In 1999, the regional AAMR per 100 000 for cerebrovascular disease was highest in the South region at 65.9 (95% CI, 65.3 to 66.4) and remained the highest there in 2017 at 42.1 (95% CI, 41.7 to 42.4) compared with the Northeast region (29.4; 95% CI, 29.0 to 29.7), Midwest region (38.3; 95% CI, 37.9 to 38.8), and West region (36.6; 95% CI, 36.1 to 37.0). The South region was also the only region to have an increased total neurological disease AAMR per 100 000 (1999: 103.0; 95% CI, 102.4 to 103.7; 2017: 109.3; 95% CI, 108.7 to 109.8) over the study period.

Discussion

A U-shaped trend in US neurological disease mortality is evident from 1999 to 2017, attributable to declining cerebrovascular mortality and escalating mortality from Alzheimer dementia and other neurodegenerative disorders. This trend of increasing deaths from neurological disease will likely accelerate with an aging population and rising neurodegenerative disorder prevalence.3 The Southern region in the US also showed less cerebrovascular mortality improvement while worsening in overall neurological mortality rates. Further studies examining neurological disease prevalence, access to care, and racial/ethnic and socioeconomic disparities are needed to determine if they are causing these regional differences. Study weaknesses include International Statistical Classification of Diseases and Related Health Problems, Tenth Revision coding limitations, death certificate mortality tracking, and lack of morbidity results.

Population-level survival gains from treating and preventing cerebrovascular disease have already been overtaken by rising neurodegenerative disease rates. Neurological disorders provide an imminent, and growing, threat to public health.

Back to top
Article Information

Accepted for Publication: February 27, 2020.

Corresponding Author: Eric Karl Oermann, MD, Department of Neurological Surgery, Mount Sinai Health System, One Gustave L. Levy Place, Annenberg Building, 8th Floor, New York, NY 10029 (eric.oermann@mountsinai.org).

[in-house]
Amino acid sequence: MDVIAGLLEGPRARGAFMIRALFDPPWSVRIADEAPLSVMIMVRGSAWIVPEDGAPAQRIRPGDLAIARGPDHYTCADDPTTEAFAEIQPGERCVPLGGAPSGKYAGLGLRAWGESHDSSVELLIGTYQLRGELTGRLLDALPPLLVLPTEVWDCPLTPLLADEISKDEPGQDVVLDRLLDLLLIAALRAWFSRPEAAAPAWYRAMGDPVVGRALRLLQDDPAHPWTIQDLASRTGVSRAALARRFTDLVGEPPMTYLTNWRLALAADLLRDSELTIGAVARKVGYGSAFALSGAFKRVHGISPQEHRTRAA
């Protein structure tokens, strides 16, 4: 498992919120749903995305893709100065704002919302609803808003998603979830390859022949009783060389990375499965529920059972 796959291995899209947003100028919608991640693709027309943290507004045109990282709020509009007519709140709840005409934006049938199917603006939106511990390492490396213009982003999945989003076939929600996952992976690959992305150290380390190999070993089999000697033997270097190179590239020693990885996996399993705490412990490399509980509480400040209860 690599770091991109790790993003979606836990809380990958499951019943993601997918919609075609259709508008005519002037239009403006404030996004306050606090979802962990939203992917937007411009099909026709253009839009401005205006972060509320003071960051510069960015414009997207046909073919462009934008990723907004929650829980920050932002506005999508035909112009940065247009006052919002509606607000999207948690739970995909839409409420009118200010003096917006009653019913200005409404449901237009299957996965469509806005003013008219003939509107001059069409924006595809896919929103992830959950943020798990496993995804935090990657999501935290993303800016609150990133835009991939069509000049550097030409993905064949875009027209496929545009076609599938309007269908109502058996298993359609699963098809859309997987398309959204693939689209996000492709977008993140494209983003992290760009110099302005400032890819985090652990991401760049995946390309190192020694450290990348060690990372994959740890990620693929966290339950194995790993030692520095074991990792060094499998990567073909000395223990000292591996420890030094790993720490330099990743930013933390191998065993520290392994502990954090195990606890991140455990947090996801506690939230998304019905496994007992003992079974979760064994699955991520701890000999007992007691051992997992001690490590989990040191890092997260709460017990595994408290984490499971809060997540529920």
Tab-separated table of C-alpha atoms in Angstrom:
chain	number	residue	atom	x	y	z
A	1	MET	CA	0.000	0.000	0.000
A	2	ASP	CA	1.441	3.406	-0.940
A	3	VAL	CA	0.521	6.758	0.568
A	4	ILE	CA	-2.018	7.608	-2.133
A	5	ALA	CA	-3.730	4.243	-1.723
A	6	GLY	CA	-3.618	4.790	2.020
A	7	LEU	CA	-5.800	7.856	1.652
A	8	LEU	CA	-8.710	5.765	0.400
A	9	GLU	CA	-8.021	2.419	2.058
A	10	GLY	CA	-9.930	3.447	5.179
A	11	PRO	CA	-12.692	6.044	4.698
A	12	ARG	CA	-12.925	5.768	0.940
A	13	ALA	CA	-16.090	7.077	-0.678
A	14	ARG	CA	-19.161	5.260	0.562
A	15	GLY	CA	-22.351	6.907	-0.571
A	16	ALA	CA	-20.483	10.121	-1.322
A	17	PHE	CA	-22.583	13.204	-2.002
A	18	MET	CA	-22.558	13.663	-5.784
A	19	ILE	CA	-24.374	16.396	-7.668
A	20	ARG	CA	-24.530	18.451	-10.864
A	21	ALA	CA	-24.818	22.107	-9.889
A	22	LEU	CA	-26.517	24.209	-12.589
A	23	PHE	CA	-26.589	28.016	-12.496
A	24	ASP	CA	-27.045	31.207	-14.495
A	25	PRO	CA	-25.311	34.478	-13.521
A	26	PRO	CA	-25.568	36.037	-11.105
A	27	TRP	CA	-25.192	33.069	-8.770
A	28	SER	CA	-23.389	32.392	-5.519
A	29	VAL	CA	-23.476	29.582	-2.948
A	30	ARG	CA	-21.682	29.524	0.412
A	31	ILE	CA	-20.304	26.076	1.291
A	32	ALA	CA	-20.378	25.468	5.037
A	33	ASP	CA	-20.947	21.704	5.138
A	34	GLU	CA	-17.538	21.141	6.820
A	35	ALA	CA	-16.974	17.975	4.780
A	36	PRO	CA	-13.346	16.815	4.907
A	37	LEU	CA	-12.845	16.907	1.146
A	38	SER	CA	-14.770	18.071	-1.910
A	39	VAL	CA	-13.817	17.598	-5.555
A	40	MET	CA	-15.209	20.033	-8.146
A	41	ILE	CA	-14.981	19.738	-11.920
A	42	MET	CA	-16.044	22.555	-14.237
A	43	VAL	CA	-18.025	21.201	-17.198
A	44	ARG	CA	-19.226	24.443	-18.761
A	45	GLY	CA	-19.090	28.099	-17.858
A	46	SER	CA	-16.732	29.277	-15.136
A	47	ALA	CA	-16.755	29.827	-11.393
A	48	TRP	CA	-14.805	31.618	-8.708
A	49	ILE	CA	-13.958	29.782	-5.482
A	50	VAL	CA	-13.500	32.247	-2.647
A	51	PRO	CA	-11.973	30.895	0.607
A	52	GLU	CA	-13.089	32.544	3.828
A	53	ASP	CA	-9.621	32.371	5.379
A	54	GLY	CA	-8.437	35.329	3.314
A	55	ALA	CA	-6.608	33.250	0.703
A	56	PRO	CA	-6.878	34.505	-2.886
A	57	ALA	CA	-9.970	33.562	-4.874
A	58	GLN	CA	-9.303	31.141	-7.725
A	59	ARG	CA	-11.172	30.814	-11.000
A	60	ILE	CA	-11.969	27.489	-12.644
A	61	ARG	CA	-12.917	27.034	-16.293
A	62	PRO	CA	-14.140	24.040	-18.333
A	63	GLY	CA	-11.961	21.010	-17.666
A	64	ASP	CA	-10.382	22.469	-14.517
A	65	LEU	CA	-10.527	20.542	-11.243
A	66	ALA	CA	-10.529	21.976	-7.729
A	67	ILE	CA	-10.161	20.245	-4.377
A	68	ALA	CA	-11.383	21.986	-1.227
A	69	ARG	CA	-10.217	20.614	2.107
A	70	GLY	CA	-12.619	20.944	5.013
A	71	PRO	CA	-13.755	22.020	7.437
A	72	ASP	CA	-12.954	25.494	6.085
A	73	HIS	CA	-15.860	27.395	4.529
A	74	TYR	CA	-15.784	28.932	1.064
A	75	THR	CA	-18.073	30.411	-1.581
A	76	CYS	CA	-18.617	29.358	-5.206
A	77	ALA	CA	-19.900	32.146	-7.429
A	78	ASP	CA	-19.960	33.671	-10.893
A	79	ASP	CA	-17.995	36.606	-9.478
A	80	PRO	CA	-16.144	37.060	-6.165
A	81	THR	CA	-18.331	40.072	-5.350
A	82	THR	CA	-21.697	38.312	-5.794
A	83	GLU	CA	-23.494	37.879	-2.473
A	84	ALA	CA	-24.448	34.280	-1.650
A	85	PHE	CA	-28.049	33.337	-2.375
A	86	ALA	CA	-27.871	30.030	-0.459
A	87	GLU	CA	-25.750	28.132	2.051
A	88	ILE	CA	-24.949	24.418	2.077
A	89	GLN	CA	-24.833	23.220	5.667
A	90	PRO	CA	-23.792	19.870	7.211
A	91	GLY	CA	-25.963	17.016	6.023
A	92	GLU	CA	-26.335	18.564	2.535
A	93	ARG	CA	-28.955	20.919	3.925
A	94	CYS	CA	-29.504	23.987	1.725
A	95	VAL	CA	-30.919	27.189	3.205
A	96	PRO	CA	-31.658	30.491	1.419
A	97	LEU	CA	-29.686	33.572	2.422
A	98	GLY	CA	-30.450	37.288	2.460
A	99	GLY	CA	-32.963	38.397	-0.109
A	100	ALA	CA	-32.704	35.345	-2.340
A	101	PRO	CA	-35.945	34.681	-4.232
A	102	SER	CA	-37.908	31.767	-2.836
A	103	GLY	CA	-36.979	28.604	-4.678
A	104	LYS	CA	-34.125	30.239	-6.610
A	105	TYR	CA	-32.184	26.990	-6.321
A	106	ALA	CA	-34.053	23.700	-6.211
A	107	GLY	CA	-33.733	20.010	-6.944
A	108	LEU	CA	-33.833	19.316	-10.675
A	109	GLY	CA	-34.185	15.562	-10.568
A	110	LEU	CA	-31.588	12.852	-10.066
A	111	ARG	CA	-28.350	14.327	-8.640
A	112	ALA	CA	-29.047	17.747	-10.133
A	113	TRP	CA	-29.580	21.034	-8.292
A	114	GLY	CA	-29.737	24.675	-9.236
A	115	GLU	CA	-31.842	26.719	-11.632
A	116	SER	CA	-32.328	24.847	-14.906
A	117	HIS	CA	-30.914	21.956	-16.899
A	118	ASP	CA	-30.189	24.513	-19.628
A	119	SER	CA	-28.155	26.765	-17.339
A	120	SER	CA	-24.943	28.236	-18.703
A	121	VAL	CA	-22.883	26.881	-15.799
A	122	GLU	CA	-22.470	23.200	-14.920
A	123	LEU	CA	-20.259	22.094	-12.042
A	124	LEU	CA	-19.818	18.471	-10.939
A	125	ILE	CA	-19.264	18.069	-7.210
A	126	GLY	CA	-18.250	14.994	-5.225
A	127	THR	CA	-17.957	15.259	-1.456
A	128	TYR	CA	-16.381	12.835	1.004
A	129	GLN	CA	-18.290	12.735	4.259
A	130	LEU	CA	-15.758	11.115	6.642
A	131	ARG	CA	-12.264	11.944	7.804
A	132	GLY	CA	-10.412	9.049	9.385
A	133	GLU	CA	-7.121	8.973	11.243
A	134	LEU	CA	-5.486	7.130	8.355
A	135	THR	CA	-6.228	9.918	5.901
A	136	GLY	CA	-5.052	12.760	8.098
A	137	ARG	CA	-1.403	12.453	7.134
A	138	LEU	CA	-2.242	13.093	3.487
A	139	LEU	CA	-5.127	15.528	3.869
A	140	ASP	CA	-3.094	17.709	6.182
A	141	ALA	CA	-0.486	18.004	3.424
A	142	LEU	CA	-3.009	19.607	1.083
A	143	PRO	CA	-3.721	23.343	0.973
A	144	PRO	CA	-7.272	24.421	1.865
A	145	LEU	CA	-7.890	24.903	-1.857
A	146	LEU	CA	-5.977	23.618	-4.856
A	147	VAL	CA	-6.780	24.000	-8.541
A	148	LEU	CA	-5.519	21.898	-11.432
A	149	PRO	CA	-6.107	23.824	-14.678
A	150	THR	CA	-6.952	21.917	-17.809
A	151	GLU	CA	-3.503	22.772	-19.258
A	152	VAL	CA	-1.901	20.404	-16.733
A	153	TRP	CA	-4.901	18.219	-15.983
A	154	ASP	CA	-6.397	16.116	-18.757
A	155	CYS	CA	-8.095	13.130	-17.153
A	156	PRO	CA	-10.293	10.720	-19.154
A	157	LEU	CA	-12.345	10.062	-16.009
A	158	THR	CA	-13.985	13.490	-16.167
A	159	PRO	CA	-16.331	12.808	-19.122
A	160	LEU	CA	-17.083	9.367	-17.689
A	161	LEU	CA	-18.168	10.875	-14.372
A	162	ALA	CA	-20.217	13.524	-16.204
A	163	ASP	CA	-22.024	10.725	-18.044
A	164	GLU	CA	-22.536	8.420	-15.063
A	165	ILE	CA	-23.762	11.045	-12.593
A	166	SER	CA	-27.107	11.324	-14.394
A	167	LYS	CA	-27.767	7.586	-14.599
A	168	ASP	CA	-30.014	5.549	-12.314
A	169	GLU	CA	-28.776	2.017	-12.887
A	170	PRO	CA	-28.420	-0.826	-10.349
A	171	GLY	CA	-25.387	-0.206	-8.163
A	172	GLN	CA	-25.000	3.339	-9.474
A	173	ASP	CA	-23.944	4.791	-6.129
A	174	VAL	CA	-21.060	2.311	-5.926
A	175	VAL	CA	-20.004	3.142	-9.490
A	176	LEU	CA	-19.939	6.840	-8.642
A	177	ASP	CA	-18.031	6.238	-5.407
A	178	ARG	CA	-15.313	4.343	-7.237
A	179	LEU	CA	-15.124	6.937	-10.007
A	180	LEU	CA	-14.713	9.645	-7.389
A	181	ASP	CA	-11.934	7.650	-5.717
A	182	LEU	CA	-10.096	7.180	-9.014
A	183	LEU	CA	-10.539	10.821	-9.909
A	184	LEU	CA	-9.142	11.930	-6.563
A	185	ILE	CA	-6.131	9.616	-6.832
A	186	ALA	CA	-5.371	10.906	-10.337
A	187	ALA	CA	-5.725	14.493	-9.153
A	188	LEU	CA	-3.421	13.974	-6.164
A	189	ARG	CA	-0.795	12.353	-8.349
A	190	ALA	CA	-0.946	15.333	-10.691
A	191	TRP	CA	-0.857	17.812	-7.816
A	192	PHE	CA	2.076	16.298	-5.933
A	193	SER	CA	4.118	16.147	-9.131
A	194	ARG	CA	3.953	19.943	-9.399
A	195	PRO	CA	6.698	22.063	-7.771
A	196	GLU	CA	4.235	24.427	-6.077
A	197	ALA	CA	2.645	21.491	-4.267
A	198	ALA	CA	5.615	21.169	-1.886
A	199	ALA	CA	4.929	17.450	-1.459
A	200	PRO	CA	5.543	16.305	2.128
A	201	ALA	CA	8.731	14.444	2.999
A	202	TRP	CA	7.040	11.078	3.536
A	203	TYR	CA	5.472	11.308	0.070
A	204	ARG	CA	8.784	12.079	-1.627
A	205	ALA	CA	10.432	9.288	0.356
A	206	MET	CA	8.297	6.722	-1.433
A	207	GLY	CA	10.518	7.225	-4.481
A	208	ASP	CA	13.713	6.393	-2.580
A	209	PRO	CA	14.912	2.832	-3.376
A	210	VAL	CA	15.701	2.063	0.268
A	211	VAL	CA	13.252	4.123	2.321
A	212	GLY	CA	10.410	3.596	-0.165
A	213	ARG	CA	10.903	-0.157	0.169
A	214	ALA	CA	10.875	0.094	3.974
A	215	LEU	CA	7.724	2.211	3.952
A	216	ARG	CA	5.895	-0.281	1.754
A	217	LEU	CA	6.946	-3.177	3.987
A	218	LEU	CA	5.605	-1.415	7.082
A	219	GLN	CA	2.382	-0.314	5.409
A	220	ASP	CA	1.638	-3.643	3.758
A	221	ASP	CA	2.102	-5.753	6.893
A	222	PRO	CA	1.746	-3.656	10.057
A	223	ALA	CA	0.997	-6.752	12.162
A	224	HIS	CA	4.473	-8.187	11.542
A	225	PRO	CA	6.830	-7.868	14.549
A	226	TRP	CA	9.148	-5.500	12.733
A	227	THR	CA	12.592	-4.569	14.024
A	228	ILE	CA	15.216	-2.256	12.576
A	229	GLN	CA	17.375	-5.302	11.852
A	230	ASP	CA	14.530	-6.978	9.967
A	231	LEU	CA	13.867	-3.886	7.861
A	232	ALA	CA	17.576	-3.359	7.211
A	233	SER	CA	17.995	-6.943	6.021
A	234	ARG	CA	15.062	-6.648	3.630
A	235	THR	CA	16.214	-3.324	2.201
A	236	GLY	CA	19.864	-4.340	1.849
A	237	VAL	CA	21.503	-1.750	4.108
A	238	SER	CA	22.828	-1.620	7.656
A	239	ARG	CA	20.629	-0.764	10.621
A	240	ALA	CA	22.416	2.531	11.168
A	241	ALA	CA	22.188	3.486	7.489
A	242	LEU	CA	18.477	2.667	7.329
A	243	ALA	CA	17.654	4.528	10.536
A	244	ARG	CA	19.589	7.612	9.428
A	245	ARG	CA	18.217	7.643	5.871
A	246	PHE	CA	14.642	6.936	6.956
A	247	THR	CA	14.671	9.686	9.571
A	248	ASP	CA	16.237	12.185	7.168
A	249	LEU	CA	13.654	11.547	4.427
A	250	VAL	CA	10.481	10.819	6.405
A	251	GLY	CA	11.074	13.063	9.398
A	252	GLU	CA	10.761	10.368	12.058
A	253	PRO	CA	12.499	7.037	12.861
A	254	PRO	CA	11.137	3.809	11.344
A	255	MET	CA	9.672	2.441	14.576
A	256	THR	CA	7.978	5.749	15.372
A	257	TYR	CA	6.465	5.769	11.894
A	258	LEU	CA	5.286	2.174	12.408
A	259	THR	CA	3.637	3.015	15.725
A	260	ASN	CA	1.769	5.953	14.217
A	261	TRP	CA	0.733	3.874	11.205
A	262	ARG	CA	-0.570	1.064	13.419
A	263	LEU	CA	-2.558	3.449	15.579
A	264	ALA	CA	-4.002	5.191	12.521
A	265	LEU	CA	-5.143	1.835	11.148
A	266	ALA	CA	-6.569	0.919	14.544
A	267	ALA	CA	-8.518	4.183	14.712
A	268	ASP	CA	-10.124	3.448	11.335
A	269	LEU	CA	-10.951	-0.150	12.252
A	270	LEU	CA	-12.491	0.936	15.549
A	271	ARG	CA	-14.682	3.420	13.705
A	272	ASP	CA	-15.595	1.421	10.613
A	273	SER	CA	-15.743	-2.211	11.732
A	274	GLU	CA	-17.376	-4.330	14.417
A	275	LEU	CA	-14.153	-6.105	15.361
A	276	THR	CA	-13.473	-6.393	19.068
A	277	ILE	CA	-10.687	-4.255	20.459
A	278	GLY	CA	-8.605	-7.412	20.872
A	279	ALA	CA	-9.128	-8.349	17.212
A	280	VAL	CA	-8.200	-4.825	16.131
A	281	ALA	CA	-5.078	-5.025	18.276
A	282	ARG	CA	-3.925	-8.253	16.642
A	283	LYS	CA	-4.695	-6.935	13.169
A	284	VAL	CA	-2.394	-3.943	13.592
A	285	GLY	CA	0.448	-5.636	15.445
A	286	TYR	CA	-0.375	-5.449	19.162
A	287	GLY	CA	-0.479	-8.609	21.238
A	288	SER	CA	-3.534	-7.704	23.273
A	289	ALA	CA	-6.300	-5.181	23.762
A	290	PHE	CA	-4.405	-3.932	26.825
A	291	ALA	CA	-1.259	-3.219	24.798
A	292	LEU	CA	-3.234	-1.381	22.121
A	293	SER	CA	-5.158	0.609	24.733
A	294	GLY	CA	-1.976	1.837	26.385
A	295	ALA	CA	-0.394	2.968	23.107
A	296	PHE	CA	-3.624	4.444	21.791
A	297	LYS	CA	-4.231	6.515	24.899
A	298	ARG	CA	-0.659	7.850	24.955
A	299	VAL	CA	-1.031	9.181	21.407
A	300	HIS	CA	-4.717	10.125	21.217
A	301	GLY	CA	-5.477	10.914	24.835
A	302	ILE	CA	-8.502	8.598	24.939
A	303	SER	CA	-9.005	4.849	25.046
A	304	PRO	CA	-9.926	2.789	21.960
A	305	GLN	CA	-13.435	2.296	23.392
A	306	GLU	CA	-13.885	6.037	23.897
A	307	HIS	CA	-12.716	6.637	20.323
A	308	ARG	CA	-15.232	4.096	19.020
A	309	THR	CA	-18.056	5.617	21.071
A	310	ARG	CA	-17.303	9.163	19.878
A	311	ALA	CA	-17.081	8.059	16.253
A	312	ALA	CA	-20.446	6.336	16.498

Published Online: June 22, 2020. doi:10.1001/jamaneurol.2020.1878

Author Contributions: Mr Neifert and Dr Oermann had full access to all of the data in the study and take responsibility for the integrity of the data and the accuracy of the data analysis.

Study concept and design: Neifert, McNeill, Caridi, Mocco, Oermann.

Acquisition, analysis, or interpretation of data: Neifert, Rothrock, Mocco, Oermann.

Drafting of the manuscript: Neifert, Mocco, Oermann.

Critical revision of the manuscript for important intellectual content: All authors.

Statistical analysis: Neifert, Mocco, Oermann.

Administrative, technical, or material support: Rothrock, Caridi, Mocco, Oermann.

Study supervision: McNeill, Caridi, Mocco, Oermann.

Conflict of Interest Disclosures: Dr Caridi reports receiving consulting fees from Zimmer Biomet. Dr Mocco reports receiving research support from Stryker, Penumbra, Medtronic, and Microvention and is a consultant for Imperative Care, Cerebrotech, Viseon, Endostream, Rebound Therapeutics, and Vastrax. Dr Oermann reports owning equity in MedAugur and Whiteboard Coordinator, receiving consulting fees from Google, and being employed at Merck. No other disclosures were reported.

References
1.
GBD 2016 Neurology Collaborators.  Global, regional, and national burden of neurological disorders, 1990-2016: a systematic analysis for the Global Burden of Disease Study 2016.   Lancet Neurol. 2019;18(5):459-480. doi:10.1016/S1474-4422(18)30499-XPubMedGoogle ScholarCrossref
2.
Shah  NS, Lloyd-Jones  DM, O’Flaherty  M,  et al.  Trends in cardiometabolic mortality in the United States, 1999-2017.   JAMA. 2019;322(8):780-782. doi:10.1001/jama.2019.9161PubMedGoogle ScholarCrossref
3.
Gooch  CL, Pracht  E, Borenstein  AR.  The burden of neurological disease in the United States: a summary report and call to action.   Ann Neurol. 2017;81(4):479-484. doi:10.1002/ana.24897PubMedGoogle ScholarCrossref
4.
US Centers for Disease Control and Prevention. About underlying cause of death, 1999-2018. Accessed December 3, 2019. https://wonder.cdc.gov/ucd-icd10.html
5.
National Cancer Institute Division of Cancer Control and Population Sciences. Joinpoint trend analysis software. Accessed February 12, 2020. https://surveillance.cancer.gov/joinpoint/
×